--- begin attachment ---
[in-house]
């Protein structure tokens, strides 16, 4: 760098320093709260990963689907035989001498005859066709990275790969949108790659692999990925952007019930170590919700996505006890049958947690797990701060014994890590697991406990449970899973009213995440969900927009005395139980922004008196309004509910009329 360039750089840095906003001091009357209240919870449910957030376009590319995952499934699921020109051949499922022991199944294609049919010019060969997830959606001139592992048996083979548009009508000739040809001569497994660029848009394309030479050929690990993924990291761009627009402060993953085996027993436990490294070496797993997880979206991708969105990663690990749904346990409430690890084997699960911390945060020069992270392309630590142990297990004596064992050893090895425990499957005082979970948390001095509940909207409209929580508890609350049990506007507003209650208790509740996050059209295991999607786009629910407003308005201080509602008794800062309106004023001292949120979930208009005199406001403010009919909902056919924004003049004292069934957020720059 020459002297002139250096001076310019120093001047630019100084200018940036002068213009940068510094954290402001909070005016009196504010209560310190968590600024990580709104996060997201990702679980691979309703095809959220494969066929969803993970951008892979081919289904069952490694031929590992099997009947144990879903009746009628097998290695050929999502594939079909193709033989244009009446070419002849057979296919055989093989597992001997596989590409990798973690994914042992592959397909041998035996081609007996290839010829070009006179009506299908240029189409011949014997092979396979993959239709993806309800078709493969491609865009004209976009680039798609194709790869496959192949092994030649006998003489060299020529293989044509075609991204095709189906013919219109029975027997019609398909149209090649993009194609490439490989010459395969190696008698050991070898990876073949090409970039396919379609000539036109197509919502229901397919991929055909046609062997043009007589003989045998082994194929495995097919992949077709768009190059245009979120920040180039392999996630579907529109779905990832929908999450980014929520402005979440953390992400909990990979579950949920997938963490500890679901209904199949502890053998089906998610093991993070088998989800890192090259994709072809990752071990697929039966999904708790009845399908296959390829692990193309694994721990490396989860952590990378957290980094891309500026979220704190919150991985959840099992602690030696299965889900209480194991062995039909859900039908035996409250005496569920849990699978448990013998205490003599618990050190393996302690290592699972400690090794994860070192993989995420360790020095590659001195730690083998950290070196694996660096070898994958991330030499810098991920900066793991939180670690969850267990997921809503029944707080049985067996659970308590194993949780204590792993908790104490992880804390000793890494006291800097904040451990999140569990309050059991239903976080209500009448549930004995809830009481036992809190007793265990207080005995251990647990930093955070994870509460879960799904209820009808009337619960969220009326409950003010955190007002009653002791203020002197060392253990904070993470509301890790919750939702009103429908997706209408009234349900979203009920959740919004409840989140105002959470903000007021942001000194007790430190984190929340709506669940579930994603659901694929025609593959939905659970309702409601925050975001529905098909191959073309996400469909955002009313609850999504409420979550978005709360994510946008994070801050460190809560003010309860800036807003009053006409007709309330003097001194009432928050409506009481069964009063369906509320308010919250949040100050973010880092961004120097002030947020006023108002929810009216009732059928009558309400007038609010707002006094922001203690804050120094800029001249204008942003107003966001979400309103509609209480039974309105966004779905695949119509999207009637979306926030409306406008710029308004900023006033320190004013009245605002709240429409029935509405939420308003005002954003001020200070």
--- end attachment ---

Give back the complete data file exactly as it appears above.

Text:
[in-house]
């Protein structure tokens, strides 16, 4: 760098320093709260990963689907035989001498005859066709990275790969949108790659692999990925952007019930170590919700996505006890049958947690797990701060014994890590697991406990449970899973009213995440969900927009005395139980922004008196309004509910009329 360039750089840095906003001091009357209240919870449910957030376009590319995952499934699921020109051949499922022991199944294609049919010019060969997830959606001139592992048996083979548009009508000739040809001569497994660029848009394309030479050929690990993924990291761009627009402060993953085996027993436990490294070496797993997880979206991708969105990663690990749904346990409430690890084997699960911390945060020069992270392309630590142990297990004596064992050893090895425990499957005082979970948390001095509940909207409209929580508890609350049990506007507003209650208790509740996050059209295991999607786009629910407003308005201080509602008794800062309106004023001292949120979930208009005199406001403010009919909902056919924004003049004292069934957020720059 020459002297002139250096001076310019120093001047630019100084200018940036002068213009940068510094954290402001909070005016009196504010209560310190968590600024990580709104996060997201990702679980691979309703095809959220494969066929969803993970951008892979081919289904069952490694031929590992099997009947144990879903009746009628097998290695050929999502594939079909193709033989244009009446070419002849057979296919055989093989597992001997596989590409990798973690994914042992592959397909041998035996081609007996290839010829070009006179009506299908240029189409011949014997092979396979993959239709993806309800078709493969491609865009004209976009680039798609194709790869496959192949092994030649006998003489060299020529293989044509075609991204095709189906013919219109029975027997019609398909149209090649993009194609490439490989010459395969190696008698050991070898990876073949090409970039396919379609000539036109197509919502229901397919991929055909046609062997043009007589003989045998082994194929495995097919992949077709768009190059245009979120920040180039392999996630579907529109779905990832929908999450980014929520402005979440953390992400909990990979579950949920997938963490500890679901209904199949502890053998089906998610093991993070088998989800890192090259994709072809990752071990697929039966999904708790009845399908296959390829692990193309694994721990490396989860952590990378957290980094891309500026979220704190919150991985959840099992602690030696299965889900209480194991062995039909859900039908035996409250005496569920849990699978448990013998205490003599618990050190393996302690290592699972400690090794994860070192993989995420360790020095590659001195730690083998950290070196694996660096070898994958991330030499810098991920900066793991939180670690969850267990997921809503029944707080049985067996659970308590194993949780204590792993908790104490992880804390000793890494006291800097904040451990999140569990309050059991239903976080209500009448549930004995809830009481036992809190007793265990207080005995251990647990930093955070994870509460879960799904209820009808009337619960969220009326409950003010955190007002009653002791203020002197060392253990904070993470509301890790919750939702009103429908997706209408009234349900979203009920959740919004409840989140105002959470903000007021942001000194007790430190984190929340709506669940579930994603659901694929025609593959939905659970309702409601925050975001529905098909191959073309996400469909955002009313609850999504409420979550978005709360994510946008994070801050460190809560003010309860800036807003009053006409007709309330003097001194009432928050409506009481069964009063369906509320308010919250949040100050973010880092961004120097002030947020006023108002929810009216009732059928009558309400007038609010707002006094922001203690804050120094800029001249204008942003107003966001979400309103509609209480039974309105966004779905695949119509999207009637979306926030409306406008710029308004900023006033320190004013009245605002709240429409029935509405939420308003005002954003001020200070």